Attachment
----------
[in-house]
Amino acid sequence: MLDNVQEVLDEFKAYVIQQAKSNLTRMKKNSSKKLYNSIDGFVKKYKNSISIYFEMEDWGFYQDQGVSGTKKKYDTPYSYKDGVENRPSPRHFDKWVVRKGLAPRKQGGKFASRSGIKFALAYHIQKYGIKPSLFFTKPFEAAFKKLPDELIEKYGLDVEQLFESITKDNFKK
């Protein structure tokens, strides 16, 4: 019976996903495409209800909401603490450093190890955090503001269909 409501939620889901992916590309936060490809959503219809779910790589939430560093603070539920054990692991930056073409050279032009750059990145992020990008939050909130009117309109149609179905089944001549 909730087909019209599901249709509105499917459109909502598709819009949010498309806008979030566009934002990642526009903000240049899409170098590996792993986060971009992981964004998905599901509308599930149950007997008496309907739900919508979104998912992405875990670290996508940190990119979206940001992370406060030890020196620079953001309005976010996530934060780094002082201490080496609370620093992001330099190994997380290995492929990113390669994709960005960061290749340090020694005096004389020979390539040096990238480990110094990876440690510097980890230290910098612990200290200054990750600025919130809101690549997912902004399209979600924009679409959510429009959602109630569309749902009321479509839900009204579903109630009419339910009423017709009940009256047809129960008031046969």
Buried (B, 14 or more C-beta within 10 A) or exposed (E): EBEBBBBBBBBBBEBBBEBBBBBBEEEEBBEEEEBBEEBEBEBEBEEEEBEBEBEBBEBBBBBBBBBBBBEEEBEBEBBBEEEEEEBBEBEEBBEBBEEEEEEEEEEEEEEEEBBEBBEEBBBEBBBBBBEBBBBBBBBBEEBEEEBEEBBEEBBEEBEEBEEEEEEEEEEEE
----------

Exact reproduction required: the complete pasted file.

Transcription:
[in-house]
Amino acid sequence: MLDNVQEVLDEFKAYVIQQAKSNLTRMKKNSSKKLYNSIDGFVKKYKNSISIYFEMEDWGFYQDQGVSGTKKKYDTPYSYKDGVENRPSPRHFDKWVVRKGLAPRKQGGKFASRSGIKFALAYHIQKYGIKPSLFFTKPFEAAFKKLPDELIEKYGLDVEQLFESITKDNFKK
């Protein structure tokens, strides 16, 4: 019976996903495409209800909401603490450093190890955090503001269909 409501939620889901992916590309936060490809959503219809779910790589939430560093603070539920054990692991930056073409050279032009750059990145992020990008939050909130009117309109149609179905089944001549 909730087909019209599901249709509105499917459109909502598709819009949010498309806008979030566009934002990642526009903000240049899409170098590996792993986060971009992981964004998905599901509308599930149950007997008496309907739900919508979104998912992405875990670290996508940190990119979206940001992370406060030890020196620079953001309005976010996530934060780094002082201490080496609370620093992001330099190994997380290995492929990113390669994709960005960061290749340090020694005096004389020979390539040096990238480990110094990876440690510097980890230290910098612990200290200054990750600025919130809101690549997912902004399209979600924009679409959510429009959602109630569309749902009321479509839900009204579903109630009419339910009423017709009940009256047809129960008031046969």
Buried (B, 14 or more C-beta within 10 A) or exposed (E): EBEBBBBBBBBBBEBBBEBBBBBBEEEEBBEEEEBBEEBEBEBEBEEEEBEBEBEBBEBBBBBBBBBBBBEEEBEBEBBBEEEEEEBBEBEEBBEBBEEEEEEEEEEEEEEEEBBEBBEEBBBEBBBBBBEBBBBBBBBBEEBEEEBEEBBEEBBEEBEEBEEEEEEEEEEEE